Posted in: Review

Olympus Has Fallen

Steeped in the kind of flag-waving jingoism we expect from someone like Peter Berg and destined to be a hit despite its gaping plot holes, Olympus Has Fallen proves that there is nothing more potent in the action film genre than a clever, workaday hero taking on a villain with more than mere evil on their mind. Call it Die Hard in the White House or just another example of cinematic wheel spinning, but the latest for Training Day‘s Antoine Fuqua plays like the perfect panacea for a 2013 winter filled with worthless mainstream drivel.

Oh, make no mistake, this movie is no masterpiece. It’s clunky and obvious, declaring its motives from the minute we see Gerard Butler warming to the melancholy First Son. From then on, we know this will be one guy vs. an army, his skills and military smarts guaranteeing a last act fist finale with our chief baddie.

Butler is Mike Banning, a Secret Service ace sent “down” to a desk job after a tragedy involving the First Family. He is married to a nurse (Radha Mitchell) who thinks the demotion has destroyed her husband’s drive. When a delegation from South Korea shows up to talk tensions with President Asher (Aaron Eckhart), it looks like international business as usual. Turns out, however, that the contingent is being led by a brutal terrorist named Yang (Rick Yune) who wants the U.S. out of the region so the North can overrun the DMZ.

As his minions kill everyone in sight and block off access to the White House, it is up to Banning to help his boss (Angela Bassett), the Speaker of the House (Morgan Freeman) and a no-nonsense General (Robert Forster) gain intel into the situation and save the President. Of course, there may be a mole inside the Secret Service and just when you think everything is fine, a last-minute twist turns the tables on all involved.

There’s no denying the effectiveness of Olympus Has Fallen. It’s fast-paced, loaded with bullets and bloodshed, and offers the otherwise enigmatic Butler a role tailored to his machismo and make-up. There are no excuses, just straight ahead red, white, and blue politics played out among some specious CGI and a whole lot of scenery chewing — most of which comes from Oscar-winner Melissa Leo as a defiant Secretary of Defense. Her moments are measured out in guttural groans and ear-piercing shrieks. On the other end of the star spectrum is Freeman, who makes playing the temporary Commander in Chief look like just another day in DC. He gets one great joke… and that’s about it.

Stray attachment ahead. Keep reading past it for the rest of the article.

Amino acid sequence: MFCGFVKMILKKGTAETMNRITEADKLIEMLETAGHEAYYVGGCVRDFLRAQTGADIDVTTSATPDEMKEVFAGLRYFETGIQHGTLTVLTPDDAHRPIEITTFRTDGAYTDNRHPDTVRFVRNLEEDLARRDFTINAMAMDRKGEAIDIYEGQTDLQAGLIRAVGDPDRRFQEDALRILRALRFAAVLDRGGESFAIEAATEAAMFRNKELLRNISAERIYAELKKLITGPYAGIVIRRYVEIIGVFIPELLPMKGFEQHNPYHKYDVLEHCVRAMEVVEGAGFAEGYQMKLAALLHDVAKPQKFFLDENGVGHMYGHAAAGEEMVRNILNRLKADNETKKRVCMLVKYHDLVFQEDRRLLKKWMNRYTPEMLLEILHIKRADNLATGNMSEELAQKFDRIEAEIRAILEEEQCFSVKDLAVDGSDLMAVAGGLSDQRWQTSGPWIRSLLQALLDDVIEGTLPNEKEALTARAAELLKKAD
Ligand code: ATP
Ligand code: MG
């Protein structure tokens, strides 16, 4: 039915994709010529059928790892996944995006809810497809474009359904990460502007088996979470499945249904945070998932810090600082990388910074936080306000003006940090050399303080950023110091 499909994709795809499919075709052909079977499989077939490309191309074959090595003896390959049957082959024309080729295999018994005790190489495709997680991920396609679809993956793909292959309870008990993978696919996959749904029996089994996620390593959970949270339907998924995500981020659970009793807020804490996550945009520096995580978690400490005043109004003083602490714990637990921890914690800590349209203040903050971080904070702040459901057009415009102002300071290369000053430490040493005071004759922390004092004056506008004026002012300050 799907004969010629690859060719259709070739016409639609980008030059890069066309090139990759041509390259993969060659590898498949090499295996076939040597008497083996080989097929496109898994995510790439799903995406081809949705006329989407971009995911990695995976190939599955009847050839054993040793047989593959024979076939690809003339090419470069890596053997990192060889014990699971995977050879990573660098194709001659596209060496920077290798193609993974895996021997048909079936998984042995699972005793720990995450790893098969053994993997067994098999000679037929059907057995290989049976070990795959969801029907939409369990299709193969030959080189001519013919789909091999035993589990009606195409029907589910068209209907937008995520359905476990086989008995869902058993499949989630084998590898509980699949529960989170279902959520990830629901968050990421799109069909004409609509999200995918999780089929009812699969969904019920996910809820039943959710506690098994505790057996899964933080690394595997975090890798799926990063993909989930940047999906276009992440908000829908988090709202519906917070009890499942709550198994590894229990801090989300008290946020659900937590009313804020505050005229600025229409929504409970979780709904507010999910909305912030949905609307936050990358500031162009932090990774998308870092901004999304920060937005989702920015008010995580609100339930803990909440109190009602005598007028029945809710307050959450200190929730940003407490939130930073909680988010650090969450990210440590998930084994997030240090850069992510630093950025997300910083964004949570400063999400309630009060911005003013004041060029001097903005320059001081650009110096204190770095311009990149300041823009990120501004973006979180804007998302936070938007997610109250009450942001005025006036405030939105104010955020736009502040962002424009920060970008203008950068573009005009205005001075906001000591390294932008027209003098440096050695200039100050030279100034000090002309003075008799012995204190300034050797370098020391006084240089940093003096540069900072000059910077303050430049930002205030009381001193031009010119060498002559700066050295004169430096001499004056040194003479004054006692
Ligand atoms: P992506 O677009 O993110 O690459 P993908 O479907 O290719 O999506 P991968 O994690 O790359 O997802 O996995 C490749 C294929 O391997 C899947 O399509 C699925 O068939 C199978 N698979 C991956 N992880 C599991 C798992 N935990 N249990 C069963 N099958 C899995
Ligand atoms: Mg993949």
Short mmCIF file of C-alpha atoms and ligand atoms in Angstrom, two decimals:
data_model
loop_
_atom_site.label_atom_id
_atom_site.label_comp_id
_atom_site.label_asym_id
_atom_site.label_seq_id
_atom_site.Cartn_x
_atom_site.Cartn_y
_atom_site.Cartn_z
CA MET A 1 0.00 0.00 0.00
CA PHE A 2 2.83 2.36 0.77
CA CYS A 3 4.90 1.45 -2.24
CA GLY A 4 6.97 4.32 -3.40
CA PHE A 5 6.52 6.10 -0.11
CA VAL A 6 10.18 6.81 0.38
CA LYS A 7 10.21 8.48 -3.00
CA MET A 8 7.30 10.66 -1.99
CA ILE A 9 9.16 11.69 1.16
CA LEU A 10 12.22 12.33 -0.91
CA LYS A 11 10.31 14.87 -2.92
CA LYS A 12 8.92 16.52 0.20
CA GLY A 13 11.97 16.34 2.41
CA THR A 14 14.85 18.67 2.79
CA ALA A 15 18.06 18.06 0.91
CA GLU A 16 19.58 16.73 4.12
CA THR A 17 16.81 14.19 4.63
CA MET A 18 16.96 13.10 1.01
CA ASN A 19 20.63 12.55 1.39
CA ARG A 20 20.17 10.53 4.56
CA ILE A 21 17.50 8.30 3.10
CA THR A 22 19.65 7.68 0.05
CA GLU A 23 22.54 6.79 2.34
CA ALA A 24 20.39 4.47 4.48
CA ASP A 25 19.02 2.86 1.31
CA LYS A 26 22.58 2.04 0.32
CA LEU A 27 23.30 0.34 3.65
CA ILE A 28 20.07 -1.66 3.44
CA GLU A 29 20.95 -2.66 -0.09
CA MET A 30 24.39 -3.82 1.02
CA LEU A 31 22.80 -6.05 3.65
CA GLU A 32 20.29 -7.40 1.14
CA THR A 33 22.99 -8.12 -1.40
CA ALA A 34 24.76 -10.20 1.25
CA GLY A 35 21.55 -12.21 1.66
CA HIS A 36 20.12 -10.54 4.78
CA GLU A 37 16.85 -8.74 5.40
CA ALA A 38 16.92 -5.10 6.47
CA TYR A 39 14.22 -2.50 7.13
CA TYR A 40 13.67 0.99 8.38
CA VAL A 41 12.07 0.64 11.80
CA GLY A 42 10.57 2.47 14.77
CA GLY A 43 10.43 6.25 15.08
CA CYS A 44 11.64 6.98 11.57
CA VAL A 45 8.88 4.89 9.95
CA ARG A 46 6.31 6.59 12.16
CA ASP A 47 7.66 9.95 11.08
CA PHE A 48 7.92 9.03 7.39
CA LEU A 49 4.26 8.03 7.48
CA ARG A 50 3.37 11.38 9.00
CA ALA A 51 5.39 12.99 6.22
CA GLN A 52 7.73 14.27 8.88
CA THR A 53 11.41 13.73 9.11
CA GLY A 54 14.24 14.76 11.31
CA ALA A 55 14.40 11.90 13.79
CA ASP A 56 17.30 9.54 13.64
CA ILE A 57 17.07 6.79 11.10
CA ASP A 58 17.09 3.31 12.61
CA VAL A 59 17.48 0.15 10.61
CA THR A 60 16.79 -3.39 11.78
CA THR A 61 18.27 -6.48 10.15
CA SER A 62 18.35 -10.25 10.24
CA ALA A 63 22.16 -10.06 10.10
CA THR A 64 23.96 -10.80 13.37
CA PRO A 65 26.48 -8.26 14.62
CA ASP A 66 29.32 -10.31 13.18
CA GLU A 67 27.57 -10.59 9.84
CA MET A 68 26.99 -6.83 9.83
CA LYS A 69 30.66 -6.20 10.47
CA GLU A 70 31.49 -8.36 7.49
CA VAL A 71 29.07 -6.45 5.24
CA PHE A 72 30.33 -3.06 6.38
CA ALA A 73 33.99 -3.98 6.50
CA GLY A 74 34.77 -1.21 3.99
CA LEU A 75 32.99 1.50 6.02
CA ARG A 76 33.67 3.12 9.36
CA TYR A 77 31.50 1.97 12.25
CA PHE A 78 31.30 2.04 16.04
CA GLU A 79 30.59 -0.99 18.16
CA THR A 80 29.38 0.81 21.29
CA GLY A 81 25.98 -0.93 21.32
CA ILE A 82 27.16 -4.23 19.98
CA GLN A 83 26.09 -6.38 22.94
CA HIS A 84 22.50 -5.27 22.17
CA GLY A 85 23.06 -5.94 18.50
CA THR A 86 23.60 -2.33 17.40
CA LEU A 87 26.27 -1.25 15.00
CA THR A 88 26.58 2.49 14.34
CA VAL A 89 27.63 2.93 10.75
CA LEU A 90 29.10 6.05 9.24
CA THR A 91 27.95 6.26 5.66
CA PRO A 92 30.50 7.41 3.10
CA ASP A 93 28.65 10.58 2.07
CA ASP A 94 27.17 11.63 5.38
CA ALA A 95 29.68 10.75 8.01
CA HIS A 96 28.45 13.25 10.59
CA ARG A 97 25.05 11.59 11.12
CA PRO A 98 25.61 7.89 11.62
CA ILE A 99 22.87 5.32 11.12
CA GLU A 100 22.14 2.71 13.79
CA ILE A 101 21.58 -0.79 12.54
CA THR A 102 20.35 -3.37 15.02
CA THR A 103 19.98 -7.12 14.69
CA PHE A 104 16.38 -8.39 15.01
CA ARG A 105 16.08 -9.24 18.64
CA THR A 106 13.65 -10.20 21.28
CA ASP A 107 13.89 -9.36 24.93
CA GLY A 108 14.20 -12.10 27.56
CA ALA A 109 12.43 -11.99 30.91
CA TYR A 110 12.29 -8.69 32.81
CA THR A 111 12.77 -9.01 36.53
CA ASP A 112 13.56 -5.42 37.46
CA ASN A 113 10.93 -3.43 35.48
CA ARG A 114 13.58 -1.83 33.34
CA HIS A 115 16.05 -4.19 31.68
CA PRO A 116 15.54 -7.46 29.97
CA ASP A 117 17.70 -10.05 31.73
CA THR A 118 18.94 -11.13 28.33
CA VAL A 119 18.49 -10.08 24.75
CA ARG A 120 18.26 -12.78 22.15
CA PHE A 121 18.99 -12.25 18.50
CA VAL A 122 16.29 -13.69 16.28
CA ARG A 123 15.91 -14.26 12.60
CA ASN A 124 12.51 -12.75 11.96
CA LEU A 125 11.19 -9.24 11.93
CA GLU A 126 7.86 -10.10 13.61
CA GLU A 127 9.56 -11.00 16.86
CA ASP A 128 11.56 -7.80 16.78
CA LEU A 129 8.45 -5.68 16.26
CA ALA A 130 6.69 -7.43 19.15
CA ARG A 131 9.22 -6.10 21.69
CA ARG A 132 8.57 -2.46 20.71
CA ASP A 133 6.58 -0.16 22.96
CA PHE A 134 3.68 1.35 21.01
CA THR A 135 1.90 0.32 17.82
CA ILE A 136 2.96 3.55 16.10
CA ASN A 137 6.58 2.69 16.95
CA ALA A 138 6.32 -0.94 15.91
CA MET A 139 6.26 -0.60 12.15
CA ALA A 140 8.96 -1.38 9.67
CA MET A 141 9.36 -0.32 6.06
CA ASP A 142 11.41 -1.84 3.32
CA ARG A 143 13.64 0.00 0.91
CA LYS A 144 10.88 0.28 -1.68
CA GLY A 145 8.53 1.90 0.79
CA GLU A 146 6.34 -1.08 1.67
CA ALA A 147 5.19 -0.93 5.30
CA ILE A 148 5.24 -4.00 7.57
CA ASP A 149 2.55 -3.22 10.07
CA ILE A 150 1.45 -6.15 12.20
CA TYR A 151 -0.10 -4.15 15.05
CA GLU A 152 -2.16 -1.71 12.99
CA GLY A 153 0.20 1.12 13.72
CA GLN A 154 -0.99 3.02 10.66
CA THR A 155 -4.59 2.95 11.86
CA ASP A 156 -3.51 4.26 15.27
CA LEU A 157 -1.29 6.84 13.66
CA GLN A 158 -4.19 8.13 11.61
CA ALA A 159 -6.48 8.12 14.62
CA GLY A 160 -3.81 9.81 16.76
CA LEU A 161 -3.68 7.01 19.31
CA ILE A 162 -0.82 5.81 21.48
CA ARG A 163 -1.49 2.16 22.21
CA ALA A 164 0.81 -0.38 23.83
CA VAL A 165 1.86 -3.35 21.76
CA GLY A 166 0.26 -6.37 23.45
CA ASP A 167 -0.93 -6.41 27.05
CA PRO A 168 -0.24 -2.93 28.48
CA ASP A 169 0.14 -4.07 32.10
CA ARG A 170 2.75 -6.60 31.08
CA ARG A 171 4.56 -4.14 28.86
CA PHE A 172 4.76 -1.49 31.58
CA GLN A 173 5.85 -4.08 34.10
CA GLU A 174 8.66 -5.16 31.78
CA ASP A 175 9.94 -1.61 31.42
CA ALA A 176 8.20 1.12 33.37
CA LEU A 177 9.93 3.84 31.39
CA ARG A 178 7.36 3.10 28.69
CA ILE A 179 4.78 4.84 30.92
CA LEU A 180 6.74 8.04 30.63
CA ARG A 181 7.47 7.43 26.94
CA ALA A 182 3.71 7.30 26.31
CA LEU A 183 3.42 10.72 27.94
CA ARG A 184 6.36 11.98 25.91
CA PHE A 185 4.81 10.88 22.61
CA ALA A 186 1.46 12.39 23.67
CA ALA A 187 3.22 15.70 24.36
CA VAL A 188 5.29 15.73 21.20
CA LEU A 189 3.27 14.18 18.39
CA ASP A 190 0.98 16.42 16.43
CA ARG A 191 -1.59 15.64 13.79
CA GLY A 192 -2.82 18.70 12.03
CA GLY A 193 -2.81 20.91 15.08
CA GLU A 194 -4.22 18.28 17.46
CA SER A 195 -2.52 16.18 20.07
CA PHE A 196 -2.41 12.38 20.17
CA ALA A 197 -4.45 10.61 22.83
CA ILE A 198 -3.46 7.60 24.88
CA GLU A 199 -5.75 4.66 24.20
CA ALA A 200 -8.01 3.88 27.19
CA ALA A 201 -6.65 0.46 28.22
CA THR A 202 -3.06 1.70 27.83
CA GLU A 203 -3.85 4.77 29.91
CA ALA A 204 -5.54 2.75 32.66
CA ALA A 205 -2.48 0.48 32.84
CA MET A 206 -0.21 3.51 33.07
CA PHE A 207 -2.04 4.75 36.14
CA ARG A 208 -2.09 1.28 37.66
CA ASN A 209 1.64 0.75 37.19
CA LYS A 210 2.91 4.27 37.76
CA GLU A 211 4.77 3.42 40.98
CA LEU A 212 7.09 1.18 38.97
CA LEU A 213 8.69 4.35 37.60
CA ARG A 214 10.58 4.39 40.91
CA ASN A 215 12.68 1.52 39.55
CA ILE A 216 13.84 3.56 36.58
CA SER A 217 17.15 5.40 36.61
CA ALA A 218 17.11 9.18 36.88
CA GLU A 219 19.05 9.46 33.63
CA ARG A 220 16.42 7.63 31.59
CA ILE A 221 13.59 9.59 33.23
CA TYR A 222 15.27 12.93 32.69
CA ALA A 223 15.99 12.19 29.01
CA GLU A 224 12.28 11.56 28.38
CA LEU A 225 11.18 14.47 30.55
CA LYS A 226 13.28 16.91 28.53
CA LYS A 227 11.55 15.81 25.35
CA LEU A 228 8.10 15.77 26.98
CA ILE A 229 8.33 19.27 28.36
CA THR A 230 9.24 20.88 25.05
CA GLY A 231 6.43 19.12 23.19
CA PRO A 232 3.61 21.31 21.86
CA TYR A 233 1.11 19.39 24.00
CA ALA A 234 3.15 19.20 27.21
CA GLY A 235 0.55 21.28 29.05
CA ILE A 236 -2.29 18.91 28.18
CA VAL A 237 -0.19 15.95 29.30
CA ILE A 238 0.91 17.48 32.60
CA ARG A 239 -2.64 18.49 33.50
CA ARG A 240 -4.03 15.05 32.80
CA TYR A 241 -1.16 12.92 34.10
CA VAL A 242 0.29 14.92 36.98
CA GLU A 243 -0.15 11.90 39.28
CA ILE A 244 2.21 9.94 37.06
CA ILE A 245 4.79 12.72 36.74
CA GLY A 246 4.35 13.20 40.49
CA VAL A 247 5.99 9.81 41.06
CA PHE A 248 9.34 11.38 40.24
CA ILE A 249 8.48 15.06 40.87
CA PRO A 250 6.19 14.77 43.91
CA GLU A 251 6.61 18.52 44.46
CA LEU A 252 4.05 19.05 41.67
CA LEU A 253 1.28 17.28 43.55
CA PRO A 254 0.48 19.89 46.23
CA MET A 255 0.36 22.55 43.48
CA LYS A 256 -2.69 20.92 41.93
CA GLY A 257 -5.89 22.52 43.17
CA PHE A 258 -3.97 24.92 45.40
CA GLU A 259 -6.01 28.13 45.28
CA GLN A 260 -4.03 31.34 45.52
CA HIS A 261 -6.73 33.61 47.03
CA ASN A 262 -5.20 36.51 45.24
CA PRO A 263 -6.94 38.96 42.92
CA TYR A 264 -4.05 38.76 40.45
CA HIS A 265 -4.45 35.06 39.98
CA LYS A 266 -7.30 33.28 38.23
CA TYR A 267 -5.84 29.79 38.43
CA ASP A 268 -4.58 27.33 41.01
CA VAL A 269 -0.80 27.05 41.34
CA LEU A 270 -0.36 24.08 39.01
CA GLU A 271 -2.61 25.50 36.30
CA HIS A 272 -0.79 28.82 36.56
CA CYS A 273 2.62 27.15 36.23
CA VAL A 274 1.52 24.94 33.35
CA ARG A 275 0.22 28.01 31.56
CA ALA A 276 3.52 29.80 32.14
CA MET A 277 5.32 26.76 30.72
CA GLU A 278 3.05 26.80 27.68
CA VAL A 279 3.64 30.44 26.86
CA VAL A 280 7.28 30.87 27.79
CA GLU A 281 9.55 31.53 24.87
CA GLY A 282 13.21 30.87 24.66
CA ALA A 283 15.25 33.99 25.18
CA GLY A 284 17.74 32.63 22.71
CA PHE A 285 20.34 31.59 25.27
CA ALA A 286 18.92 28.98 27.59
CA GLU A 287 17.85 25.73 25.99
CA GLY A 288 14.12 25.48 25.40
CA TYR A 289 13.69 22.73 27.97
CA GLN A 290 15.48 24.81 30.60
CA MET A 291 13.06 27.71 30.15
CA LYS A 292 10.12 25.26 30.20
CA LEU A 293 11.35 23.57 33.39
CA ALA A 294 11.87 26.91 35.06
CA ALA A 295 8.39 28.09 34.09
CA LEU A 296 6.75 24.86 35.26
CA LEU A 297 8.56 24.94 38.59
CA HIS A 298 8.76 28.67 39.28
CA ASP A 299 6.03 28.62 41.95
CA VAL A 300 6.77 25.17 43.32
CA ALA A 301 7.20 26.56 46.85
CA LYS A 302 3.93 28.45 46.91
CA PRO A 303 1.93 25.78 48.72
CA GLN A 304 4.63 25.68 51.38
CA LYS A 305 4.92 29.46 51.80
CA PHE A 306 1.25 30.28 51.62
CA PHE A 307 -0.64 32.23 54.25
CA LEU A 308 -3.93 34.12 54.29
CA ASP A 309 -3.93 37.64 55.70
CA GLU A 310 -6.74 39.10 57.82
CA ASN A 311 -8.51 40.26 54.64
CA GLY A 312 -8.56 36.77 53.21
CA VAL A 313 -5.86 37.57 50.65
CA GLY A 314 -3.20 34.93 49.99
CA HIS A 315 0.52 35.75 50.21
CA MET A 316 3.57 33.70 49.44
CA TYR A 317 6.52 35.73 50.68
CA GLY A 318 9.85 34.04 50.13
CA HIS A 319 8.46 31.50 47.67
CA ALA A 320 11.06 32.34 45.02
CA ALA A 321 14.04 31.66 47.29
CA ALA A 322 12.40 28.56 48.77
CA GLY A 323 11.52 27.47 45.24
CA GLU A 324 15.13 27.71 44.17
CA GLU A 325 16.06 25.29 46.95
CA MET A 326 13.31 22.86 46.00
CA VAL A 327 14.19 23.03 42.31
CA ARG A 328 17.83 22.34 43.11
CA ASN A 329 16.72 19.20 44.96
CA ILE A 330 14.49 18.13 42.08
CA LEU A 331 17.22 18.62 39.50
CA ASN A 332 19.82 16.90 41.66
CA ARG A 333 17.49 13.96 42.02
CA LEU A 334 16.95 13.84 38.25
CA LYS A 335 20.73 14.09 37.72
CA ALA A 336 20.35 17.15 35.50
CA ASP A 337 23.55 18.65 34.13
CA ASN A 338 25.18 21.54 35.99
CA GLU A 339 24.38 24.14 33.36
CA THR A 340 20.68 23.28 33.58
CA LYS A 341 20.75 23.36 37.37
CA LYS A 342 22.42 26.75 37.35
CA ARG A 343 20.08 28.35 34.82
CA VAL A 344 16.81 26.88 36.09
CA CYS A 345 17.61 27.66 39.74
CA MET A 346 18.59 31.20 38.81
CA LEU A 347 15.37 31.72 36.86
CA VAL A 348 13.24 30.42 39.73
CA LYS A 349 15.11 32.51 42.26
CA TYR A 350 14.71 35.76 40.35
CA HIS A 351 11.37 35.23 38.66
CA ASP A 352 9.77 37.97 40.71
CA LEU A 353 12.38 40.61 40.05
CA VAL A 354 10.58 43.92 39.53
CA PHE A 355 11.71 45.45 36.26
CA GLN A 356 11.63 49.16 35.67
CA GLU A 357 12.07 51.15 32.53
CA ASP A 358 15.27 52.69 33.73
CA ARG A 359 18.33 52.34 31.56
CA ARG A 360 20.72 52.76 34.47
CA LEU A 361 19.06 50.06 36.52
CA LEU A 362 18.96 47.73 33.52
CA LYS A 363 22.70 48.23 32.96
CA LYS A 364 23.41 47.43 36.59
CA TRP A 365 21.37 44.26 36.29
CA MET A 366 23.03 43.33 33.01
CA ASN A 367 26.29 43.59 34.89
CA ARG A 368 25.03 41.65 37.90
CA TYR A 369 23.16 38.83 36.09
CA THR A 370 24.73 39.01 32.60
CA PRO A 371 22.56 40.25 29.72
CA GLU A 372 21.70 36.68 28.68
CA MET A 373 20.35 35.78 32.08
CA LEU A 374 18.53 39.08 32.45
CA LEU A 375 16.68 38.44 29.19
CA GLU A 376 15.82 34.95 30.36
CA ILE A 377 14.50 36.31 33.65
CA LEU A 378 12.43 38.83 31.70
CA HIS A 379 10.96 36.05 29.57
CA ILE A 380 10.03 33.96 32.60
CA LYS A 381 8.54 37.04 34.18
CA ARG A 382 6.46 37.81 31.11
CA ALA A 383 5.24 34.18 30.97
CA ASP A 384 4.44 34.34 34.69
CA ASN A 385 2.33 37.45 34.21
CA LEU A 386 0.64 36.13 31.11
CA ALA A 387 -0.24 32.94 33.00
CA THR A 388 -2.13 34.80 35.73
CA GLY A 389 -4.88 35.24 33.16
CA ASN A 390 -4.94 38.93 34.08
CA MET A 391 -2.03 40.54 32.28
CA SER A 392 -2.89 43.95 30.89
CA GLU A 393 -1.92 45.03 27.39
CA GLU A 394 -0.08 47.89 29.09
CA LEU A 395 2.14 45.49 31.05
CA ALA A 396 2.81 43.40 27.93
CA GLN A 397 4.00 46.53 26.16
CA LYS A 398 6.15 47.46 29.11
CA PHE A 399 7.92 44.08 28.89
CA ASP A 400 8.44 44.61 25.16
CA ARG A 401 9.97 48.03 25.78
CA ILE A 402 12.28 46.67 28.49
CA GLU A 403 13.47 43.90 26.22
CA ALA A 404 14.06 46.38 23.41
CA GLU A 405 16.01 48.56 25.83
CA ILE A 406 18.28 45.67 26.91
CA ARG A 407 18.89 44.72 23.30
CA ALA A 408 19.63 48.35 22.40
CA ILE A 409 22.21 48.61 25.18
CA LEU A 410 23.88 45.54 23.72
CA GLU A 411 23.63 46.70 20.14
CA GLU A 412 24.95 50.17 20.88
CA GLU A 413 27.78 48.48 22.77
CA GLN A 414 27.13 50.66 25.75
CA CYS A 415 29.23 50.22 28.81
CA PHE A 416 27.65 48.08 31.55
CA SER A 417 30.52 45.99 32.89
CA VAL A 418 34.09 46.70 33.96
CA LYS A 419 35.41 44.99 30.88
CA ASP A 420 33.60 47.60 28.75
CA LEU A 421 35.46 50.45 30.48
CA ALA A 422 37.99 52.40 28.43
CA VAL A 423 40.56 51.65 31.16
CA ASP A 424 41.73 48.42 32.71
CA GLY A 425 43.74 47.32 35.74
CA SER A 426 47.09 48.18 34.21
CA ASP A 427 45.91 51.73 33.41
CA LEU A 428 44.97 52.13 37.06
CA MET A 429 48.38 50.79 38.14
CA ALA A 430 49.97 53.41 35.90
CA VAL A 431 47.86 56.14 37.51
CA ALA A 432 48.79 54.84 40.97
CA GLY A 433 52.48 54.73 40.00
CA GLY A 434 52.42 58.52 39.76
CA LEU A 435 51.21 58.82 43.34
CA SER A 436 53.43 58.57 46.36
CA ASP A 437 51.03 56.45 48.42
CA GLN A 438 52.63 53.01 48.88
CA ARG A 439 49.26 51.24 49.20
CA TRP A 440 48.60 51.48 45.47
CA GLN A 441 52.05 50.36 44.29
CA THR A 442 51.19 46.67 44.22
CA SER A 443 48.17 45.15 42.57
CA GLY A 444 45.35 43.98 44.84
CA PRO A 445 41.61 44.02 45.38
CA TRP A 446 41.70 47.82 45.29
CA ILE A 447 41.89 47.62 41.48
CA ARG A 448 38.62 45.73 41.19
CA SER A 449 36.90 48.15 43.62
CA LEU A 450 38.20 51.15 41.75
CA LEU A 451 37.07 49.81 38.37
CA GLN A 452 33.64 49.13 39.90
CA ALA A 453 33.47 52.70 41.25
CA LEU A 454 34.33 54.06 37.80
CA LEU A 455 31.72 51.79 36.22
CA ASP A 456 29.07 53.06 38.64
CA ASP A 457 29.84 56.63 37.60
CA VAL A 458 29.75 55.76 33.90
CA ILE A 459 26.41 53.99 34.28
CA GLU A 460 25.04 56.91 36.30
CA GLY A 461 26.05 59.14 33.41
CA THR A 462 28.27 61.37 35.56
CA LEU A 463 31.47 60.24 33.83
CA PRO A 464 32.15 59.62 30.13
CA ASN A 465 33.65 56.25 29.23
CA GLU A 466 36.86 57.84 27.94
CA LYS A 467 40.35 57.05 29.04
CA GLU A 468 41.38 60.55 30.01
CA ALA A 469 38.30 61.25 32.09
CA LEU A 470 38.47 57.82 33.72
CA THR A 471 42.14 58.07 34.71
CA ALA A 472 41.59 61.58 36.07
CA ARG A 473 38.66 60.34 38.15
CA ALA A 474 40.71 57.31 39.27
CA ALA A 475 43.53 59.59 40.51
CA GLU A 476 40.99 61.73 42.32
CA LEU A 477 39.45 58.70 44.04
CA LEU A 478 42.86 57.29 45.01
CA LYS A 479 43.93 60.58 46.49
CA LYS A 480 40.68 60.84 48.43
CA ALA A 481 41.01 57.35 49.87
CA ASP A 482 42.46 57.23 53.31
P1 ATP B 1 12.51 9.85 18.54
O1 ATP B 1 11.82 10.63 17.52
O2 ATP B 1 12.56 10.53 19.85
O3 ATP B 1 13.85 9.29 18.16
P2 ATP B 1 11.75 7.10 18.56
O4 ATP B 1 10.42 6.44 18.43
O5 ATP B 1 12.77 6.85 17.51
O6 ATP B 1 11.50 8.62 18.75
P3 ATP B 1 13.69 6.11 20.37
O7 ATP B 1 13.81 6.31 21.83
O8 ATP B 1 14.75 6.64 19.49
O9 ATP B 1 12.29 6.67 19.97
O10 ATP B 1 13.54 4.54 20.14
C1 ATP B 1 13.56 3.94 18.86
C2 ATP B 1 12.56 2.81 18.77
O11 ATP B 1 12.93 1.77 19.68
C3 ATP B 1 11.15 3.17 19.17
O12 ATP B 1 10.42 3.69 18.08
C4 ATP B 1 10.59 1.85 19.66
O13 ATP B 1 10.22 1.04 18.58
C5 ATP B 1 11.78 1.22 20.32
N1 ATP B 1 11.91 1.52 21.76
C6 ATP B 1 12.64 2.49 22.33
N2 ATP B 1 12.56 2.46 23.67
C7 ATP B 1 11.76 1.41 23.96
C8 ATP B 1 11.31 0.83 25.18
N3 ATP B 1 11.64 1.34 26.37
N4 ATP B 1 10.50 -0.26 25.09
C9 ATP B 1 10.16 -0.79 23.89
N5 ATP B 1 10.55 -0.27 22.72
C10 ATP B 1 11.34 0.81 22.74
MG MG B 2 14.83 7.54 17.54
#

As for Yune, he has all the good lines, is shown putting the smack down on anyone who gets in his way (including the gals — boo!!!) and adds a level of suspense and tension Fuqua otherwise misses. We are supposed to worry here, feign a kind of fear that America will lose and that the Oval Office will become nothing more than a bombed-out reminder of a horrible National tragedy. But, again, everything is more or less laid out for all to see by the painfully cheesy script. Will Banning’s relationship with the First Son be important? You bet! How about those rumored tunnels blocked up by Truman in the ’50s. Absolutely.

With dialogue as dopey as it is deliberate and a series of payoffs that compensate for the cluelessness elsewhere, Olympus Has Fallen remains a by-the-numbers crowd pleaser. It’s not smart, but it’s wise enough to know what works while attempting to avoid its own internal stupidity.

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